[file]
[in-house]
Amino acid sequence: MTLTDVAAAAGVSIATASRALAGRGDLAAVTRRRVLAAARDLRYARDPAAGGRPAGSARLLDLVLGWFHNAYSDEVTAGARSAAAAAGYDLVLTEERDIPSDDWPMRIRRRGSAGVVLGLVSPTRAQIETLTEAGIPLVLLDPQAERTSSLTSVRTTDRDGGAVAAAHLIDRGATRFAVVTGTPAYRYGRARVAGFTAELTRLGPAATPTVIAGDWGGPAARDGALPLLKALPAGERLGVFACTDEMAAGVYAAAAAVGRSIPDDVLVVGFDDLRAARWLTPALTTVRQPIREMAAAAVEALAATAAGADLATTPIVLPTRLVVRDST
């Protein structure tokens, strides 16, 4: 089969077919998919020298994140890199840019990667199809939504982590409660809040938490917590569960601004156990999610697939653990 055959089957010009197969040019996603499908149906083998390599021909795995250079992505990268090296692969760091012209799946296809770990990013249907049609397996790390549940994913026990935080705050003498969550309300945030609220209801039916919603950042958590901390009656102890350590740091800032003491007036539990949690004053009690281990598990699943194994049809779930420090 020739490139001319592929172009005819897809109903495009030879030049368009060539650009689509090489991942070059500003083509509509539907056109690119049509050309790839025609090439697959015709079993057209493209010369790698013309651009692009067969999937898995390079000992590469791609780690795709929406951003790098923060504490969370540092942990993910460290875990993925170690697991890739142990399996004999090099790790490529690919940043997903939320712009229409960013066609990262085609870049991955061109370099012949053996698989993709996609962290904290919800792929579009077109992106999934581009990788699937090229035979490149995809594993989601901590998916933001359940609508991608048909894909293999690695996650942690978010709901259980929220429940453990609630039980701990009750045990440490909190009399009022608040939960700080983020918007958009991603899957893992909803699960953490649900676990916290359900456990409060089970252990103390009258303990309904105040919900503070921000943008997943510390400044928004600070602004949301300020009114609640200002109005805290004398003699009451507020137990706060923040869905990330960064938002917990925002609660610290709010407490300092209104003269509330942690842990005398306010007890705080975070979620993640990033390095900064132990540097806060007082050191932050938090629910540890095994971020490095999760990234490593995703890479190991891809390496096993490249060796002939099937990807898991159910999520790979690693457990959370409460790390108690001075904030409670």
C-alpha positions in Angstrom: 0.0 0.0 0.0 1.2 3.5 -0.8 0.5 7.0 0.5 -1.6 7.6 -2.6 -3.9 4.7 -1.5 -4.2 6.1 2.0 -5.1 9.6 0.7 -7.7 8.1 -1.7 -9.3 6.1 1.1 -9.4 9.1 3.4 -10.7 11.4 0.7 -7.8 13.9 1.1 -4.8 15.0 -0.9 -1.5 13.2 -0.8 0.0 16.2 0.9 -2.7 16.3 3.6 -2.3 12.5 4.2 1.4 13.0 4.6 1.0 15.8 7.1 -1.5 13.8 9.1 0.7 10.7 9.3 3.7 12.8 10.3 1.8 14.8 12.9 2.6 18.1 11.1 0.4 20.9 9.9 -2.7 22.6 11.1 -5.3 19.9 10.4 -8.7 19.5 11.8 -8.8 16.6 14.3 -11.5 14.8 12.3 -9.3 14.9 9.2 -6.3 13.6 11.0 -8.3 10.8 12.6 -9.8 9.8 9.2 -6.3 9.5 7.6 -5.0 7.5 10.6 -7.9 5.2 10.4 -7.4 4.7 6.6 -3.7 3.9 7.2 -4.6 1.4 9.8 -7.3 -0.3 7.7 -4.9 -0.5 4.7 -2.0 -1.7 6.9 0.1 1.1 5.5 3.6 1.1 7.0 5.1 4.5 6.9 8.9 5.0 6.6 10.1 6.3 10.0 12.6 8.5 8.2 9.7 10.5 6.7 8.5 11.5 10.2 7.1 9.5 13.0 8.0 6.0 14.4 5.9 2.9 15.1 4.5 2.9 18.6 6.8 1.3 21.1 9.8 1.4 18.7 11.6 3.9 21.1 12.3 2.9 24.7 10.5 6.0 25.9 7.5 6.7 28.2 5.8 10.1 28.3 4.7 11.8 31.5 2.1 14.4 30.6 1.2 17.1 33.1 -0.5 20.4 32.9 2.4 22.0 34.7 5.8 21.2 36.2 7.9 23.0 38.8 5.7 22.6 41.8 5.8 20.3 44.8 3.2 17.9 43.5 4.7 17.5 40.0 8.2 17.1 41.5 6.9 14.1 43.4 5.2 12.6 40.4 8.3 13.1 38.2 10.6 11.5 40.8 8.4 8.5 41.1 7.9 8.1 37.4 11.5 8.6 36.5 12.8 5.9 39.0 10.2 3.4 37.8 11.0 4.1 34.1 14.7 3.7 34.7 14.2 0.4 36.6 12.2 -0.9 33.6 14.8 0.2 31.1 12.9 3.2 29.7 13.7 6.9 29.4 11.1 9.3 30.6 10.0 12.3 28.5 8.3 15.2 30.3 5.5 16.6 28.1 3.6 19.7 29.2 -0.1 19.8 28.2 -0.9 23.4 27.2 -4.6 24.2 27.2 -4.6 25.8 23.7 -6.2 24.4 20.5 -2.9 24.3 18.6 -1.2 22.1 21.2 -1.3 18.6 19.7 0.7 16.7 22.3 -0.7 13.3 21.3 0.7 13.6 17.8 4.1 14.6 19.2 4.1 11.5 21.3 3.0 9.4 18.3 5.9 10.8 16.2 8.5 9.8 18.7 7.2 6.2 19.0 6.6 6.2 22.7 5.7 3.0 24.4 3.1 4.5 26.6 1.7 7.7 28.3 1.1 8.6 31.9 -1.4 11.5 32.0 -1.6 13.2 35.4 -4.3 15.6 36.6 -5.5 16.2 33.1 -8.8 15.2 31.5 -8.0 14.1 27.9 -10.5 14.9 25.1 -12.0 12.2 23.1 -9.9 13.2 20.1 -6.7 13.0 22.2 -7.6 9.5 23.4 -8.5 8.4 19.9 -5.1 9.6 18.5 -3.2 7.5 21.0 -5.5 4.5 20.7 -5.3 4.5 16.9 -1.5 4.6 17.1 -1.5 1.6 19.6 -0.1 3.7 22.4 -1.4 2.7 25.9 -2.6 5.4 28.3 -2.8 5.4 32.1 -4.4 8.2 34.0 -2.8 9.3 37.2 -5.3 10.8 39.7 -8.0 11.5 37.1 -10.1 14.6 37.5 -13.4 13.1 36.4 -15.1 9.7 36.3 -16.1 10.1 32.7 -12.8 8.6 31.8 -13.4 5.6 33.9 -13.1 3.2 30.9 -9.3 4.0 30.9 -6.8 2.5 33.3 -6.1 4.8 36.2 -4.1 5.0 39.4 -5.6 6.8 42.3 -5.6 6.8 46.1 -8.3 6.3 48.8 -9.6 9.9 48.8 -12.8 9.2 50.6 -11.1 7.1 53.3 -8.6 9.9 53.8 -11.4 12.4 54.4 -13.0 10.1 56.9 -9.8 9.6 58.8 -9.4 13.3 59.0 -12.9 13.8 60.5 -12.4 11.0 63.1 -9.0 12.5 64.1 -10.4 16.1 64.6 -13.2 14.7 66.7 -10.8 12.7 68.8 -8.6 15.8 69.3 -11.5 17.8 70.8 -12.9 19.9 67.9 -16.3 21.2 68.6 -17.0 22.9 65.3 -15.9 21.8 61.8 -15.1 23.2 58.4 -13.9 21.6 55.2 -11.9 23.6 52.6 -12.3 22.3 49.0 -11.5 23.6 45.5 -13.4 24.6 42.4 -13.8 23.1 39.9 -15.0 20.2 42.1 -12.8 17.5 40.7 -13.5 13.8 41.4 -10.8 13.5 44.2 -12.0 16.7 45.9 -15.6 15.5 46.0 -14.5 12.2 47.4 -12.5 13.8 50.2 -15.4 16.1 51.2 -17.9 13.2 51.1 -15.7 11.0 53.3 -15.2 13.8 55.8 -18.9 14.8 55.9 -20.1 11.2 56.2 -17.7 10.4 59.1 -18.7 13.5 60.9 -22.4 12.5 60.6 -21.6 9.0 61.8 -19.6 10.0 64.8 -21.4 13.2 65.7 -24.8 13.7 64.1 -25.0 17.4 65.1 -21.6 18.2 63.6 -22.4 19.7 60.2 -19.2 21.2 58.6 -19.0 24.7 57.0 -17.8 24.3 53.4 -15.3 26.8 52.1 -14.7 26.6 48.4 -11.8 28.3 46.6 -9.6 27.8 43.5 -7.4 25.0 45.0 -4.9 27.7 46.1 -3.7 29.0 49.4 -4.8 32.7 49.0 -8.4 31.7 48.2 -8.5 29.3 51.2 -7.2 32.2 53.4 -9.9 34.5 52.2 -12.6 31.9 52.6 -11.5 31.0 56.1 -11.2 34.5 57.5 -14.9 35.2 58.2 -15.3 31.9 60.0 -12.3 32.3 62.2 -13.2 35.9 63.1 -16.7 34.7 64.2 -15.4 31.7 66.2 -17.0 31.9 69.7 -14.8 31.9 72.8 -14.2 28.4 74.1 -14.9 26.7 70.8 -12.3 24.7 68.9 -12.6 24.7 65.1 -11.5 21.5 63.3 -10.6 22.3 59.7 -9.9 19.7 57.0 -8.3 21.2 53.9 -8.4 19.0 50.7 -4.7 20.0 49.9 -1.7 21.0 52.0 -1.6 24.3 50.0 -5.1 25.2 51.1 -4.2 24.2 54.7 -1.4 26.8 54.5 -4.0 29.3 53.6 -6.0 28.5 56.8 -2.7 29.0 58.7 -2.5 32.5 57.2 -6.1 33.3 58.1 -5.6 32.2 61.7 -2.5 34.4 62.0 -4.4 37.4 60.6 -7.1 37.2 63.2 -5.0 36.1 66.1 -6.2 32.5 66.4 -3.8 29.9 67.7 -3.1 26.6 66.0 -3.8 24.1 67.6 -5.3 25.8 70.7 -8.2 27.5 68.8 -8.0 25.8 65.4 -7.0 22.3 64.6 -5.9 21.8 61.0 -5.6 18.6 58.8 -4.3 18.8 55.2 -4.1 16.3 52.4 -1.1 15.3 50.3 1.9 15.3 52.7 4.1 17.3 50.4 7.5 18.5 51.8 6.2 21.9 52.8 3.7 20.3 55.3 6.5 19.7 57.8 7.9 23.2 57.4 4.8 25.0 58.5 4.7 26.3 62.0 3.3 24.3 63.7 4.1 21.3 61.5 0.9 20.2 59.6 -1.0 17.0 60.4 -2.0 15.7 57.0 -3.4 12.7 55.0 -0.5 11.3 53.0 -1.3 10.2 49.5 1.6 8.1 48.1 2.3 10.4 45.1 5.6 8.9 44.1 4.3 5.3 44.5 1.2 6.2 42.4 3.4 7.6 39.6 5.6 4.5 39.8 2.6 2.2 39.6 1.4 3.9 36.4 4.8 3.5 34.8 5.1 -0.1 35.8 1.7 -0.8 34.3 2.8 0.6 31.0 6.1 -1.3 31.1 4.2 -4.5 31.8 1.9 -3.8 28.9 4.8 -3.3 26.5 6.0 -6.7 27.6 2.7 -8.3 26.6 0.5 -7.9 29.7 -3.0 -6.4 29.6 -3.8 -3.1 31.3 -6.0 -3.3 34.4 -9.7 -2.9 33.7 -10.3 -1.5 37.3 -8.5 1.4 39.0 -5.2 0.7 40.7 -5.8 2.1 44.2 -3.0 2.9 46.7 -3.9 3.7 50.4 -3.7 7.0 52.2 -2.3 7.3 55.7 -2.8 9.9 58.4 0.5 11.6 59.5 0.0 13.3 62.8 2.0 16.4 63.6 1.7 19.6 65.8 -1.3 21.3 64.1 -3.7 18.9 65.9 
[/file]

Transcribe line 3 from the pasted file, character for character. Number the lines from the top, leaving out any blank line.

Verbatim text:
């Protein structure tokens, strides 16, 4: 089969077919998919020298994140890199840019990667199809939504982590409660809040938490917590569960601004156990999610697939653990 055959089957010009197969040019996603499908149906083998390599021909795995250079992505990268090296692969760091012209799946296809770990990013249907049609397996790390549940994913026990935080705050003498969550309300945030609220209801039916919603950042958590901390009656102890350590740091800032003491007036539990949690004053009690281990598990699943194994049809779930420090 020739490139001319592929172009005819897809109903495009030879030049368009060539650009689509090489991942070059500003083509509509539907056109690119049509050309790839025609090439697959015709079993057209493209010369790698013309651009692009067969999937898995390079000992590469791609780690795709929406951003790098923060504490969370540092942990993910460290875990993925170690697991890739142990399996004999090099790790490529690919940043997903939320712009229409960013066609990262085609870049991955061109370099012949053996698989993709996609962290904290919800792929579009077109992106999934581009990788699937090229035979490149995809594993989601901590998916933001359940609508991608048909894909293999690695996650942690978010709901259980929220429940453990609630039980701990009750045990440490909190009399009022608040939960700080983020918007958009991603899957893992909803699960953490649900676990916290359900456990409060089970252990103390009258303990309904105040919900503070921000943008997943510390400044928004600070602004949301300020009114609640200002109005805290004398003699009451507020137990706060923040869905990330960064938002917990925002609660610290709010407490300092209104003269509330942690842990005398306010007890705080975070979620993640990033390095900064132990540097806060007082050191932050938090629910540890095994971020490095999760990234490593995703890479190991891809390496096993490249060796002939099937990807898991159910999520790979690693457990959370409460790390108690001075904030409670």